One that obviously comes to mind and to which I have alluded a number of times previously is Calvin and Hobbes. With the deft social commentary on issues as varied as the hypocritical nature of modern artist to man's complete failure at preserving the purity of planet Earth, C&H manages to speak much more than those bloated politicians and conceited economists. With Calvin, Watterson on one hand manages to evoke the nostalgia of simplicity, purity and innocence and on the other paints a lighthearted yet grim pictutre of a world increasingly getting encroached with degrading morality. He speaks about the evanescent nature of life with the same wit and tone as when he recounts Calvin's simple flirtations with Susie Derkins. He derides a whole generation caught in the celebrity obsession, ruefully talks about the encroachment of privacy by reality shows and silently snubs the go-getter, high octane, win-or-die attitude that drives today's economy. All in all, Watterson speaks with the detachment of an outsider and the sadness of someone who has lost all hope, and he manages to bring some really dark issues to light. He makes you (atleast me) think about our misplaced priorities in life, and he does it all in a very matter of fact, straight in your face way.

The other comic that seems to be too intelligent to be recommended just for 6 year olds is Peanuts by Charles Schulz. With the extremely simple drawings lacking even the most basic ornateness, Schulz delineates the most tender of emotions. Watterson himself once said of Schulz: "We recognize ourselves in Schulz's vividly tragic characters: Charlie Brown's dogged determination in the face of constant defeat, Lucy's self-righteous crabbiness, Linus' need for a security blanket, Peppermint Patty's plain looks and poor grades, Rerun's baffled innocence, Spike's pathetic alienation and loneliness. For a "kid strip" with "gentle humor," it shows a pretty dark world, and I think this is what makes the strip so different from, and so much more significant than, other comics. Only with the inspired surrealism of Snoopy does the strip soar into silliness and fantasy. And even then, the Red Baron shoots the doghouse full of holes.". Schulz has managed to inspire a whole generation of cartoonists and made them realize the possibilities vested in the simplicity of the quill brush lines. He has managed to elevate a supposedly trivial medium to an art form just by his gifted insight and tremendous creative ability.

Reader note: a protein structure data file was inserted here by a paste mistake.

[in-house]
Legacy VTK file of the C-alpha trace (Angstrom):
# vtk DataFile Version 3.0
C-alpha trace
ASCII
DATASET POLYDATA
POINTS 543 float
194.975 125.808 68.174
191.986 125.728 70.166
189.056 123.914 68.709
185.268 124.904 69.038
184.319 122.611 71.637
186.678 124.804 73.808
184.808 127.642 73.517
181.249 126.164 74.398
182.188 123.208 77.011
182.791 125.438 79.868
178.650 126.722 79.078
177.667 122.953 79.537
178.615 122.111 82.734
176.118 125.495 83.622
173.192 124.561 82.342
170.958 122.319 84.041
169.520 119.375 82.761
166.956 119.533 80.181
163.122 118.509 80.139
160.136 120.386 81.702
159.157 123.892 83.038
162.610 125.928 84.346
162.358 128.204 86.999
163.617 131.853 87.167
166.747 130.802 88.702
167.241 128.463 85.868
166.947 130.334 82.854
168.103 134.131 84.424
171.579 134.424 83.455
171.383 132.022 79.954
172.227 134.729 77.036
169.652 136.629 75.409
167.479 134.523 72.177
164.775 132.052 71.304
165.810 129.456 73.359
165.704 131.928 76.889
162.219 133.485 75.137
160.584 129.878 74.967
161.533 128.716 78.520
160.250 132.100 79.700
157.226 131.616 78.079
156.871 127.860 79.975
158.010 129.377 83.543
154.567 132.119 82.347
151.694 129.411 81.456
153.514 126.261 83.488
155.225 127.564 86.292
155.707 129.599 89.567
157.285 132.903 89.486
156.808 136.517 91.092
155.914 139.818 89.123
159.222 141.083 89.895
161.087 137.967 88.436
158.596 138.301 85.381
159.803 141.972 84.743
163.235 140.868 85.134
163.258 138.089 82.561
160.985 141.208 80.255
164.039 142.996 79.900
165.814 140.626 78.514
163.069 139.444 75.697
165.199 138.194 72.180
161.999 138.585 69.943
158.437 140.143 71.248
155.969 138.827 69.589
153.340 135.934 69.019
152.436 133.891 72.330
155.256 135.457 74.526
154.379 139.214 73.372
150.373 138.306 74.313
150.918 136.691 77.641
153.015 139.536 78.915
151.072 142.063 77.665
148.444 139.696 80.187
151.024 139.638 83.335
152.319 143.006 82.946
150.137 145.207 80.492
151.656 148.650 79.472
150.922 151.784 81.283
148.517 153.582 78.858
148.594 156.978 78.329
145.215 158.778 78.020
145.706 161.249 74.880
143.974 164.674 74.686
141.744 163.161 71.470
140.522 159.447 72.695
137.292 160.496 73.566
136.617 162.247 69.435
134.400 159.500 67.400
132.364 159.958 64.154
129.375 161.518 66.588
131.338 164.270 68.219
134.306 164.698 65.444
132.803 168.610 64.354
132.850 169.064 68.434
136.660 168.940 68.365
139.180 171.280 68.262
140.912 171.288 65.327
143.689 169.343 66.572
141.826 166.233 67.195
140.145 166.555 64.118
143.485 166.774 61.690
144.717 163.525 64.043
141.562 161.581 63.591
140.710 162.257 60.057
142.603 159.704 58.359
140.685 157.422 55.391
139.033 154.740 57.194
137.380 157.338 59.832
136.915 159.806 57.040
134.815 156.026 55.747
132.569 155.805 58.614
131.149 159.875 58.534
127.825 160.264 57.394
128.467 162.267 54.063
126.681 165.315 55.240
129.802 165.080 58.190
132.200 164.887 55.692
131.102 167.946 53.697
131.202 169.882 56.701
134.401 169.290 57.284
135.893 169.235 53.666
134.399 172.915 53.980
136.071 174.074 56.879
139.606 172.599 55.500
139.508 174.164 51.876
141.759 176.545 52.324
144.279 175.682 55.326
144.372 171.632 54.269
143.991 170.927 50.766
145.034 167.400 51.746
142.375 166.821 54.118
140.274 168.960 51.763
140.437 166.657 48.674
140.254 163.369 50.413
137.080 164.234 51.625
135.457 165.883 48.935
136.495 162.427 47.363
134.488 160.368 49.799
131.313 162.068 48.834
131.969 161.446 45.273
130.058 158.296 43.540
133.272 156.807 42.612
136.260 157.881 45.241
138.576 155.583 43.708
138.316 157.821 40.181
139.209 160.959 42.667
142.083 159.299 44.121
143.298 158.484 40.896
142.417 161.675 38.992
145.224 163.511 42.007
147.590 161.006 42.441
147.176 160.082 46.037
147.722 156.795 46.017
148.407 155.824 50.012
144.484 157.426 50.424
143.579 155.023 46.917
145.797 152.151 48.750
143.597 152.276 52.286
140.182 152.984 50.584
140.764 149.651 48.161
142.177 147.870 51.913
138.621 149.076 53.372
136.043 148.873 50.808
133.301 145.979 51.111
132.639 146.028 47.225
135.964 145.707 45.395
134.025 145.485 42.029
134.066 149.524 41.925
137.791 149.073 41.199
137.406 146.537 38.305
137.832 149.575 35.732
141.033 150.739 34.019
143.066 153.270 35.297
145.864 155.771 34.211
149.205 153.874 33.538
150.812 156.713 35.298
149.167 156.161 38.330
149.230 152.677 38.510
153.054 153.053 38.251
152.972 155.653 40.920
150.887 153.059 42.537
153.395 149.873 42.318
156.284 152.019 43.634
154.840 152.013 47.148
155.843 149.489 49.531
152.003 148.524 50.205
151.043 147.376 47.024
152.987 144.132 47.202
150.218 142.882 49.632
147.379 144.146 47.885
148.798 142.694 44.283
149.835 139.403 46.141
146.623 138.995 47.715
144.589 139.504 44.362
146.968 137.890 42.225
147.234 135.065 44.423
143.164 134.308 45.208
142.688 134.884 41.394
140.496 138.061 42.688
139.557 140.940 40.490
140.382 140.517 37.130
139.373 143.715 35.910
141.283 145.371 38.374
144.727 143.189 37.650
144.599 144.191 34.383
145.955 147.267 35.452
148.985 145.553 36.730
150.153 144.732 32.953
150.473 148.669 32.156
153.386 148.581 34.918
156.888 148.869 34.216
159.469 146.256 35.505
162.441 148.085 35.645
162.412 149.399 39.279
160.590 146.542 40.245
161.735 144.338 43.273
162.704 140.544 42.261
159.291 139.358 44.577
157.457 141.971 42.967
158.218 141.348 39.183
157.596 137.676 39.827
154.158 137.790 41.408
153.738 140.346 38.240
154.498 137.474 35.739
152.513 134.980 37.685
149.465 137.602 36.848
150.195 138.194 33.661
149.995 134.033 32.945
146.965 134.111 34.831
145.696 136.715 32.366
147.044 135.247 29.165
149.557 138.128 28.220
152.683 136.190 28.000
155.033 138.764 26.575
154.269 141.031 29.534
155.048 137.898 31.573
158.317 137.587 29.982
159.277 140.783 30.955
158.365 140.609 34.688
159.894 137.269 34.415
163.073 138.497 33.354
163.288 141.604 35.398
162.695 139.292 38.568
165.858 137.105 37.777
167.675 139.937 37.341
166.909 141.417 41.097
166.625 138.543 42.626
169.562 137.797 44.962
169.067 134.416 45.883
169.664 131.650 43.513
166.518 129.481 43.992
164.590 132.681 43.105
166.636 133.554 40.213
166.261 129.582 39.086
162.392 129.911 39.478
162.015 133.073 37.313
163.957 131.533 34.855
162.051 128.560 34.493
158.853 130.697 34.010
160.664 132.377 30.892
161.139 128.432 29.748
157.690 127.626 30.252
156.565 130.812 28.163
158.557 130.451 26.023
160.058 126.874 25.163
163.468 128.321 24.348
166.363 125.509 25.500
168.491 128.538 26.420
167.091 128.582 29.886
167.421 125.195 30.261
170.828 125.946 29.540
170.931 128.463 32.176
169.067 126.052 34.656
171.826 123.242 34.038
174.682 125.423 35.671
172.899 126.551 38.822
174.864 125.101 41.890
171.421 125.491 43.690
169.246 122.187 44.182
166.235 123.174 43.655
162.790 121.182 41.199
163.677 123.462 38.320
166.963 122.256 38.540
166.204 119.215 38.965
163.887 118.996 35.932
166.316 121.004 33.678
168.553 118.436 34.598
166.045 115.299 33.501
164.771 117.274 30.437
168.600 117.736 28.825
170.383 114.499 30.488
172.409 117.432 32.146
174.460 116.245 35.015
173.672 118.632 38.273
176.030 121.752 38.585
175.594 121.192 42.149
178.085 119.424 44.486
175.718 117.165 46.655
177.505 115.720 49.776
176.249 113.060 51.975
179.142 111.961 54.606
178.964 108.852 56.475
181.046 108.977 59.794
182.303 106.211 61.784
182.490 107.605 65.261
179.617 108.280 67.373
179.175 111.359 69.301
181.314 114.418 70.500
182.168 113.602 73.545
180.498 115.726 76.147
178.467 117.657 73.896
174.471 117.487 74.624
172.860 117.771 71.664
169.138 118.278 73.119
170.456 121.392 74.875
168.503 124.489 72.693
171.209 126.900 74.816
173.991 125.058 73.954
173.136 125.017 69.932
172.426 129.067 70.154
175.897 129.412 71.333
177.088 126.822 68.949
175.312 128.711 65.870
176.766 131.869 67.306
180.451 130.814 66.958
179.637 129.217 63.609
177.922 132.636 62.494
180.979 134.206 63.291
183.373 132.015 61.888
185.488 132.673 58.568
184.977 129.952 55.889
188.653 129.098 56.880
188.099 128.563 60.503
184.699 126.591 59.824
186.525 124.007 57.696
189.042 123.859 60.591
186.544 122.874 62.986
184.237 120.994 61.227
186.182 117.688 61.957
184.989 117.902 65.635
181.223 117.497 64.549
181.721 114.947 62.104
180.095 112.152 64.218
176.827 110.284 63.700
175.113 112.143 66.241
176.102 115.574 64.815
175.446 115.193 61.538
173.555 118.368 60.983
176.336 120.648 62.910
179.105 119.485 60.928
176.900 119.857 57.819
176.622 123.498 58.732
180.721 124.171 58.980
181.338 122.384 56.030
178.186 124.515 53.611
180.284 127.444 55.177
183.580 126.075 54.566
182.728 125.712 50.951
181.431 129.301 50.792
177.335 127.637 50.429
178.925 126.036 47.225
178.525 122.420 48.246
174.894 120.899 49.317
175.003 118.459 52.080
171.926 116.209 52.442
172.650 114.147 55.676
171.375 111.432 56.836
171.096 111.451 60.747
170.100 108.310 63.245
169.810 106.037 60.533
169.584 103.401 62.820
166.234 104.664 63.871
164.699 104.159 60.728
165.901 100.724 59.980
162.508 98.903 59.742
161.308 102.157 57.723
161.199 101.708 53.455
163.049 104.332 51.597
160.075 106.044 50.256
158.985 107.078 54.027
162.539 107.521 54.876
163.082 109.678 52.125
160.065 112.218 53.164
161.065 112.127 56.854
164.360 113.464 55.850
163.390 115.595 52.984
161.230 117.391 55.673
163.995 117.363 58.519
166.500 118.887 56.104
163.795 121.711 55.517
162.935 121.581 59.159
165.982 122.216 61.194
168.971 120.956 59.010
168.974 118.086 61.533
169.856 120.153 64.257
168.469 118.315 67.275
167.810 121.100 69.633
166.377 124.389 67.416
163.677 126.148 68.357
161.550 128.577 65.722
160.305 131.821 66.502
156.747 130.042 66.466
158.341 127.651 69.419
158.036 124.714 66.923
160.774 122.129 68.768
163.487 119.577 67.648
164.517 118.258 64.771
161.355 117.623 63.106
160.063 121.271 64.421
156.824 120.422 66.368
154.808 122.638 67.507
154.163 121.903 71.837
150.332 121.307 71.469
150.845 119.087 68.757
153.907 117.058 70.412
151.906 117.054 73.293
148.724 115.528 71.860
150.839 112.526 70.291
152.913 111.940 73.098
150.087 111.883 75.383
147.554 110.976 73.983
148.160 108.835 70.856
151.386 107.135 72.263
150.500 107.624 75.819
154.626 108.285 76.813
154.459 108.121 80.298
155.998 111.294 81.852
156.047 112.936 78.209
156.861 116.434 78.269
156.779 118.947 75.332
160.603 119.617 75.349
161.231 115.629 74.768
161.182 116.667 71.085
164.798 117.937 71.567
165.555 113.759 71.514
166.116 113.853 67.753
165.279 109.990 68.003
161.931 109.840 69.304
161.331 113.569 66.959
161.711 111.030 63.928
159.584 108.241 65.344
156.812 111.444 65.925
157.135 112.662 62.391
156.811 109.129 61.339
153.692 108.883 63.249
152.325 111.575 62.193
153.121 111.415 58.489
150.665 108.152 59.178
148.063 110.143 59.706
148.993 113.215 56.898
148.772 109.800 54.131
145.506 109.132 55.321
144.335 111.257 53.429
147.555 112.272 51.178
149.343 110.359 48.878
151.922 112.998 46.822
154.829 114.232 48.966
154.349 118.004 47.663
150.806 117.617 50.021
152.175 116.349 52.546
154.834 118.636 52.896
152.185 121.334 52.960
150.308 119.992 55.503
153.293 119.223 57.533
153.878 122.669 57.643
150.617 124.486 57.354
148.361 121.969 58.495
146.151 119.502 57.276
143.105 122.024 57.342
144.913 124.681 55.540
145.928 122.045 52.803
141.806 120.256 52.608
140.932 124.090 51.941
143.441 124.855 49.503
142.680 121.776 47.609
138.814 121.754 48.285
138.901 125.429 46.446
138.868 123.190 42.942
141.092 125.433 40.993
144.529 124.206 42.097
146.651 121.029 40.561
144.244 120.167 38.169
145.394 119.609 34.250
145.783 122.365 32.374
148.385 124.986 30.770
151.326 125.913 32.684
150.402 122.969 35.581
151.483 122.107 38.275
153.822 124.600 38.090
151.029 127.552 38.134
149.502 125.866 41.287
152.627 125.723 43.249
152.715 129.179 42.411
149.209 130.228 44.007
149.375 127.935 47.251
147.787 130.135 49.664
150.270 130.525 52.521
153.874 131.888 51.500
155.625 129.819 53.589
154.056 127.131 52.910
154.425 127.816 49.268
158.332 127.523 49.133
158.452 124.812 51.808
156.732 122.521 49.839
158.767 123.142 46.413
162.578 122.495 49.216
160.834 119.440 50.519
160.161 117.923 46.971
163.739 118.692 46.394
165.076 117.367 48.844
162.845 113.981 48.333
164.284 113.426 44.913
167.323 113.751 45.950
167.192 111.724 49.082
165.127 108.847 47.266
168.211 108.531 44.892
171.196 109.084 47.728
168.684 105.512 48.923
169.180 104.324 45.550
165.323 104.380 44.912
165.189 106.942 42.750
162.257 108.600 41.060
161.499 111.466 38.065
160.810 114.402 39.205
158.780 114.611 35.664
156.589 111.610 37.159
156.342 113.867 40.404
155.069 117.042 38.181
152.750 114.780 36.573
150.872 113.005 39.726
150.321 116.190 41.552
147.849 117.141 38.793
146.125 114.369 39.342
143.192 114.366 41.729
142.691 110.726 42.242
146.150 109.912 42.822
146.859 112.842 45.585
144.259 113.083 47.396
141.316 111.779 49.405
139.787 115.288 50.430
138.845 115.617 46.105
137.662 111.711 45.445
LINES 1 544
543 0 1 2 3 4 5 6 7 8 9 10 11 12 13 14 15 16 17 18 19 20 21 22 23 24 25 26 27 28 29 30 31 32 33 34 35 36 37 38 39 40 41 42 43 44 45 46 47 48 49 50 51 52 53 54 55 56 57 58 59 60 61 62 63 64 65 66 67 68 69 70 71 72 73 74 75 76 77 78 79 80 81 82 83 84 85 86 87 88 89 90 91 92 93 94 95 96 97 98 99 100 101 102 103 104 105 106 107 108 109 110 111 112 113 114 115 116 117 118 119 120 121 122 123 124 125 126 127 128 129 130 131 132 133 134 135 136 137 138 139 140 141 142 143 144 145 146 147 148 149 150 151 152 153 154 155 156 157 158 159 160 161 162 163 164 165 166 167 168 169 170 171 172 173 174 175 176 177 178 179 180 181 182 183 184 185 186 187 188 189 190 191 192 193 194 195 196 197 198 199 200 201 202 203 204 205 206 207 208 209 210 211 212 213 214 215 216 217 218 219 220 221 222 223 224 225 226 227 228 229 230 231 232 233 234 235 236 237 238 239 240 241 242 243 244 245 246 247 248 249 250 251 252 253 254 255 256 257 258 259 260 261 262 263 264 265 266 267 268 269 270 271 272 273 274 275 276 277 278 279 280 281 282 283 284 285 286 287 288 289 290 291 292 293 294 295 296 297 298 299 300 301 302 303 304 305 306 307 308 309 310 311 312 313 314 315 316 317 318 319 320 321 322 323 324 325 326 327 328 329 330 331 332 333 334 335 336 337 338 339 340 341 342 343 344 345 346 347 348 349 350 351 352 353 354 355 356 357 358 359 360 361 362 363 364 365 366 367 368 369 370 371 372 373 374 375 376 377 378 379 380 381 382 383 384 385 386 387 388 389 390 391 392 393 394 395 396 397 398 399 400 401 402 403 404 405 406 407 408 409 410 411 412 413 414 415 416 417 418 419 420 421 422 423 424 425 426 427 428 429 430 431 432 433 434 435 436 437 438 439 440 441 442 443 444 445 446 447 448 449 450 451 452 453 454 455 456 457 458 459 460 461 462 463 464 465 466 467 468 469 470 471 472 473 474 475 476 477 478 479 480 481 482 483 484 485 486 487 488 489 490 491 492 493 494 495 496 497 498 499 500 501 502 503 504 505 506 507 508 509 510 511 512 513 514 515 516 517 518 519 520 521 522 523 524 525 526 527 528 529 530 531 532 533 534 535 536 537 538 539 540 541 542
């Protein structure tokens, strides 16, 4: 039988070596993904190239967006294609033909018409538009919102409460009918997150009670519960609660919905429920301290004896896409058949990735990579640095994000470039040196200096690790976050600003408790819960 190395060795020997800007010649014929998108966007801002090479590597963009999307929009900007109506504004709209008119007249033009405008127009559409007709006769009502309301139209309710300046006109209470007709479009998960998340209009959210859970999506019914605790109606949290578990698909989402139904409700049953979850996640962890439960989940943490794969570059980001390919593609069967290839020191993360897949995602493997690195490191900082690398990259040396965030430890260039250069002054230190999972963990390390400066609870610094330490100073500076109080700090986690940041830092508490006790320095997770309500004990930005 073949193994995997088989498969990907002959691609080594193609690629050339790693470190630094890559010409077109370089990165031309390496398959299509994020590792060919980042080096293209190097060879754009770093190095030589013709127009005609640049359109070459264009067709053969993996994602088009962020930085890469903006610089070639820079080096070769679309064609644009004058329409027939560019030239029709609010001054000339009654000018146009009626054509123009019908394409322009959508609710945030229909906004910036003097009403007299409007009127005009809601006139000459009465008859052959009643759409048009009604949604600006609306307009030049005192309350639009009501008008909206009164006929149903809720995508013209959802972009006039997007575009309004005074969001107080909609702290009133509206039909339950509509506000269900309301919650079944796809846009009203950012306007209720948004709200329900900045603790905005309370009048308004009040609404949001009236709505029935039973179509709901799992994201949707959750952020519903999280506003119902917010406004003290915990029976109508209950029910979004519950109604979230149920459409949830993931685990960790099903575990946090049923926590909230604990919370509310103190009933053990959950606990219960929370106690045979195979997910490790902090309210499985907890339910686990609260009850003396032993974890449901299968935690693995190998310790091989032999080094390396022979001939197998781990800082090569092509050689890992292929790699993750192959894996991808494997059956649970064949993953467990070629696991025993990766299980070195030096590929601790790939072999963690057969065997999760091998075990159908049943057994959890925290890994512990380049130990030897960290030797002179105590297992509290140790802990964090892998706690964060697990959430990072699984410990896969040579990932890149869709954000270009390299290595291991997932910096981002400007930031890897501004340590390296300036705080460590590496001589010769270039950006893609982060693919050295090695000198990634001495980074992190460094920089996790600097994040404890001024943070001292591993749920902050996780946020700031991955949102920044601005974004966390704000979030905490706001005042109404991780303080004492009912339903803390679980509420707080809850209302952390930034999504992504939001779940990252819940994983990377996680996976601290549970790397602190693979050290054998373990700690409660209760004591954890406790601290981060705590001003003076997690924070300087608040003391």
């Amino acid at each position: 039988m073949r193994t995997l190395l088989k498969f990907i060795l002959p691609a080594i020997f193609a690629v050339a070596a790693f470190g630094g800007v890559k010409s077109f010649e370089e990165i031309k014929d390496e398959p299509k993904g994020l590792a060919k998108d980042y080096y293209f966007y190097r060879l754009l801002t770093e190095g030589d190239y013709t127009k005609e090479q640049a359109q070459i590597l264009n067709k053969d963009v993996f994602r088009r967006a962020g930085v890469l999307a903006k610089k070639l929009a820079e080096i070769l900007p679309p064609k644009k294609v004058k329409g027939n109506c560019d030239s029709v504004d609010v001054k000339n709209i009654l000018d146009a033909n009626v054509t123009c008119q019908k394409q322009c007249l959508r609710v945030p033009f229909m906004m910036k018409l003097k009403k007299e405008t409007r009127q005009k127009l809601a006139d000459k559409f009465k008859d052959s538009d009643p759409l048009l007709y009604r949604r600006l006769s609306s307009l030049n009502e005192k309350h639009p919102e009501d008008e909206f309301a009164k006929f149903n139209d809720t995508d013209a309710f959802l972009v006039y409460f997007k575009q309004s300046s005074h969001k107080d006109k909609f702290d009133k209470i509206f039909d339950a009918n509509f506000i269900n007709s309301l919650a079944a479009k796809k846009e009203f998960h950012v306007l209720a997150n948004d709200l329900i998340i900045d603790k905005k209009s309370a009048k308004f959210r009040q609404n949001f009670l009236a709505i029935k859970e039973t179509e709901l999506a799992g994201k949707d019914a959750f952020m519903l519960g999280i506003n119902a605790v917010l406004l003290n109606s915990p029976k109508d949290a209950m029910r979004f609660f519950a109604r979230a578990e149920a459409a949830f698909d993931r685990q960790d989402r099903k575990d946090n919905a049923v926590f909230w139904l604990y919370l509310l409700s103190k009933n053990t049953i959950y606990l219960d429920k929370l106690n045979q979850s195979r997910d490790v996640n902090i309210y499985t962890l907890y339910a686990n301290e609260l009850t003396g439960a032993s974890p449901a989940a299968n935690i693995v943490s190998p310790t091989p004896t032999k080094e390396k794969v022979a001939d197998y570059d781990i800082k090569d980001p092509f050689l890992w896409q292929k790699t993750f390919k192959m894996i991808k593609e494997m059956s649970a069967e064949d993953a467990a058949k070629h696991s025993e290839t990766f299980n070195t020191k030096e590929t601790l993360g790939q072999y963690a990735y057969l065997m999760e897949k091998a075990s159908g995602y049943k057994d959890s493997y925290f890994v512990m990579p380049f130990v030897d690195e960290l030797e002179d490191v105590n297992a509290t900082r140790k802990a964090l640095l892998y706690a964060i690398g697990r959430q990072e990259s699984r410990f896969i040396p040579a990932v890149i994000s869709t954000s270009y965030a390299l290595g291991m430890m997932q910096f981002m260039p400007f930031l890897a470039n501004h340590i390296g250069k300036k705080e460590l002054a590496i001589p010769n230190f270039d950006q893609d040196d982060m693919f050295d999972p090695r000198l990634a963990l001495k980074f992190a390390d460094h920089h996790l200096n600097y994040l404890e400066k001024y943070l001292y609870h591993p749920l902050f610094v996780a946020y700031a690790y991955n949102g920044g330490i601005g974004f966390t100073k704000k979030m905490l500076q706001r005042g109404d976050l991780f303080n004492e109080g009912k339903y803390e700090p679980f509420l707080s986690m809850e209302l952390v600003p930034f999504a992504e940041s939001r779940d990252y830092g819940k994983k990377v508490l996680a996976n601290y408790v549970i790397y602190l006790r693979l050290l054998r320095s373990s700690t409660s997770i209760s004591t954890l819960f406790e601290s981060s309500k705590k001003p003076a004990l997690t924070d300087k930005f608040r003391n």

Finally comes Krazy Kat by George Herriman. Actually I am not familiar enough with the strip to speak intelligently about it but I have read quiet a lot about it and am intending to read it some time in the future. The strip was syndicated way back in 1913 and it ran in newspapers till 1944. Although widely regarded now as the most intelligent and poignant strip ever created, it did not see popularity till the later half of the century. The premise, although extremely drab and monotonous by present standards, nevertheless gave the artist enough room to create lush landscapes peppered with ornately poetic language and subdued yet deep emotions of unrequited love and absolute apathy.

I find that human ego is too much of a detriment today to find common grounds over social issues from which a clearer perspective could be gained. Spurred by the prejudices accumulated over a lifetime, people become far too inflexible to yield even a yard of ground to opposing views. In such a case, I'd rather just let the flights of fantasy of Calvin take me to a world thats much more simpler, much more truer, much more honest and frankly speaking much more in-tune with me.


2 issues bugging me

Since I am moving to this new apartment, I have a few things that I need to do. Now you guys might not find these very important but believe me, some of these things have been driving me nuts.

1. There are these 2 trees just in front of our balcony (we have the ground floor). Actually they are not very tall. The taller of those is about 10 inches tall so I am not sure if you can call them trees. I have plans of buying an easy chair and putting it in the porch so that I could relax while looking at the scenery in front. I have a vague feeling that those wretched trees might block my view. Some people have dismissed this as paranoidal fear pointing out to me that my line of sight would probably lie significantly above 10 inches from the ground but I am not buying that. Even if I agree that they would not interfere with my leisure now, who knows what they might be upto say 5 months from now. Who is going to stop them from growing say 2 feet tall? What will I be supposed to do when they spread their deadly tentacles to occupy the best portions of the porch ? I think I have to act and I have to act fast and with purpose. I have to wait for an oppurtune moment in the dead of the night and wrench them out of the ground when no one is watching and then cover up my tracks. But then I also have to think about the repercussions when the neighbours suddenly one fine day find a garden with two less trees. Maybe I will need to pace myself. You know, take one leaf out every night so that no one will notice this extremely gradual withering. 2 months of hard work but lo and behold: a clean, unobstructed view. Me:1 Nature+Miramar Apartments: 0. Actually there are two more trees after these two but they are just too big for my expertise. My ego is big but just not big enough to confront them so I will satisfy it by pulling out the smaller ones.